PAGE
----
Management is concerned with all areas
of transportation system performance,
including overall policy goals and objectives; multi-modalism; and how a transportation agency is performing.
Asset Management is concerned with
management of transportation physical assets, that is, determining how we
can maintain the system with the lowest
life-cycle cost.
And this is what state DOTs have
embraced-a pavement preservation strategy that is intended to extend the service
life of the road as long as possible.
Two major strategies include the use of
chip seals and micro surfacing. More than
80 percent of state DOTs recently surveyed

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Table of Contents for the Digital Edition of Pavement Preservation Journal - Summer 2018

President’s Message
PPRS Nice 2018: U.S. in Era of Asset Management, Pavement Preservation, Says Aashto’s Wright
Measuring Sustainability of Preservation and Eco-Efficiency of Cape Seals
Dedicated, Consistent Funding for World-Class Preservation Programs
As Loadings Rise, Preservation Data Gathers
‘Green’ Antistrip Offers Option in Pennsylvania
AEMA + ARRA + ISSA = PPRA
Profiles in Preservation: Surprises in Emulsions
Index of Advertisers
Pavement Preservation Journal - Summer 2018 - Intro
Pavement Preservation Journal - Summer 2018 - cover1
Pavement Preservation Journal - Summer 2018 - cover2
Pavement Preservation Journal - Summer 2018 - 3
Pavement Preservation Journal - Summer 2018 - 4
Pavement Preservation Journal - Summer 2018 - 5
Pavement Preservation Journal - Summer 2018 - 6
Pavement Preservation Journal - Summer 2018 - 7
Pavement Preservation Journal - Summer 2018 - 8
Pavement Preservation Journal - Summer 2018 - President’s Message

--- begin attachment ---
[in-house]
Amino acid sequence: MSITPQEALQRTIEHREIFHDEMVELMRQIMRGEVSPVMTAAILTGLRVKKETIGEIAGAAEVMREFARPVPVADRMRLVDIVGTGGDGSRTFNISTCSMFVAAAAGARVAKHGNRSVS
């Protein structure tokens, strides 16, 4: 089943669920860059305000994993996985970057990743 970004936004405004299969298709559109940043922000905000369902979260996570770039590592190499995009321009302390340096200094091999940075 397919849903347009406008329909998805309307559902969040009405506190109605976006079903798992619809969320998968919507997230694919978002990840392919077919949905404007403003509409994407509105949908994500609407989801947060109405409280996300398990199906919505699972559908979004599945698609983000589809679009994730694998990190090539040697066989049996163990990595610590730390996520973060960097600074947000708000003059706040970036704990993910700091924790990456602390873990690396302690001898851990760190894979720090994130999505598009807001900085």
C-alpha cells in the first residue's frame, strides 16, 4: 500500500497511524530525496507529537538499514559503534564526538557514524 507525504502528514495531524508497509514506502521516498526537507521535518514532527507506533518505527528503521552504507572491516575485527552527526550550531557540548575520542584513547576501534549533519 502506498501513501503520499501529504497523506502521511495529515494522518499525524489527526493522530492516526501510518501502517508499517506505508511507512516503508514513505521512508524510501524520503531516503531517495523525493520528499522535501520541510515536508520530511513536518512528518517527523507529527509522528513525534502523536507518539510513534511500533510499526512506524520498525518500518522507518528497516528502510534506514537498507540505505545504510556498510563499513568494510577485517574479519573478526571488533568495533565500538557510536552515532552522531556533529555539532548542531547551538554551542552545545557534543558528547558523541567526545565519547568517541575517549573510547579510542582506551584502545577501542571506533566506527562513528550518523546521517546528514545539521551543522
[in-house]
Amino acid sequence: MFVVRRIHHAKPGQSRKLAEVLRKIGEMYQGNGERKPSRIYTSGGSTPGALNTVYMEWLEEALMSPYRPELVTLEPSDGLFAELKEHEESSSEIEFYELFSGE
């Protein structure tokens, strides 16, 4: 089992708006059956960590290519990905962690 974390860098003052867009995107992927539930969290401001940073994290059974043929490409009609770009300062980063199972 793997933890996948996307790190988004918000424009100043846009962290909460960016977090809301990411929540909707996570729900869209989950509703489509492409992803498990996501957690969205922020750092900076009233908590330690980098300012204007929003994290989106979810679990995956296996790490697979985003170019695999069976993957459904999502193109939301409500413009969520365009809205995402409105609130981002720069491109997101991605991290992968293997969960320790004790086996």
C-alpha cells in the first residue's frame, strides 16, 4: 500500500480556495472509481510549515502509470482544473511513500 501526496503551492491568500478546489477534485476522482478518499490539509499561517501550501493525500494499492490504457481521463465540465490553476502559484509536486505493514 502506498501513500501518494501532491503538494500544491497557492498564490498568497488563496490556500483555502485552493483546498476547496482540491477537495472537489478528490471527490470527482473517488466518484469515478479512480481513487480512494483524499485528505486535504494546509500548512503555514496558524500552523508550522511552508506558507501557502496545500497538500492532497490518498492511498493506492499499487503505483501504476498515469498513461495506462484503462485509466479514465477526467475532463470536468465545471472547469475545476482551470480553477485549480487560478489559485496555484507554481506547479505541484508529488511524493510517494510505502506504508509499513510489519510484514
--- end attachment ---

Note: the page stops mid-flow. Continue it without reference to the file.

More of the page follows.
Pavement Preservation Journal - Summer 2018 - PPRS Nice 2018: U.S. in Era of Asset Management, Pavement Preservation, Says Aashto’s Wright
Pavement Preservation Journal - Summer 2018 - 11
Pavement Preservation Journal - Summer 2018 - 12
Pavement Preservation Journal - Summer 2018 - 13
Pavement Preservation Journal - Summer 2018 - Measuring Sustainability of Preservation and Eco-Efficiency of Cape Seals
Pavement Preservation Journal - Summer 2018 - 15
Pavement Preservation Journal - Summer 2018 - 16
Pavement Preservation Journal - Summer 2018 - 17
Pavement Preservation Journal - Summer 2018 - 18
Pavement Preservation Journal - Summer 2018 - 19
Pavement Preservation Journal - Summer 2018 - 20
Pavement Preservation Journal - Summer 2018 - 21
Pavement Preservation Journal - Summer 2018 - Dedicated, Consistent Funding for World-Class Preservation Programs
Pavement Preservation Journal - Summer 2018 - 23
Pavement Preservation Journal - Summer 2018 - 24
Pavement Preservation Journal - Summer 2018 - As Loadings Rise, Preservation Data Gathers
Pavement Preservation Journal - Summer 2018 - 26
Pavement Preservation Journal - Summer 2018 - ‘Green’ Antistrip Offers Option in Pennsylvania
Pavement Preservation Journal - Summer 2018 - 28
Pavement Preservation Journal - Summer 2018 - 29
Pavement Preservation Journal - Summer 2018 - 30
Pavement Preservation Journal - Summer 2018 - 31
Pavement Preservation Journal - Summer 2018 - AEMA + ARRA + ISSA = PPRA
Pavement Preservation Journal - Summer 2018 - 33
Pavement Preservation Journal - Summer 2018 - 34
Pavement Preservation Journal - Summer 2018 - Profiles in Preservation: Surprises in Emulsions
Pavement Preservation Journal - Summer 2018 - 36
Pavement Preservation Journal - Summer 2018 - Index of Advertisers
Pavement Preservation Journal - Summer 2018 - 38
Pavement Preservation Journal - Summer 2018 - cover3
Pavement Preservation Journal - Summer 2018 - cover4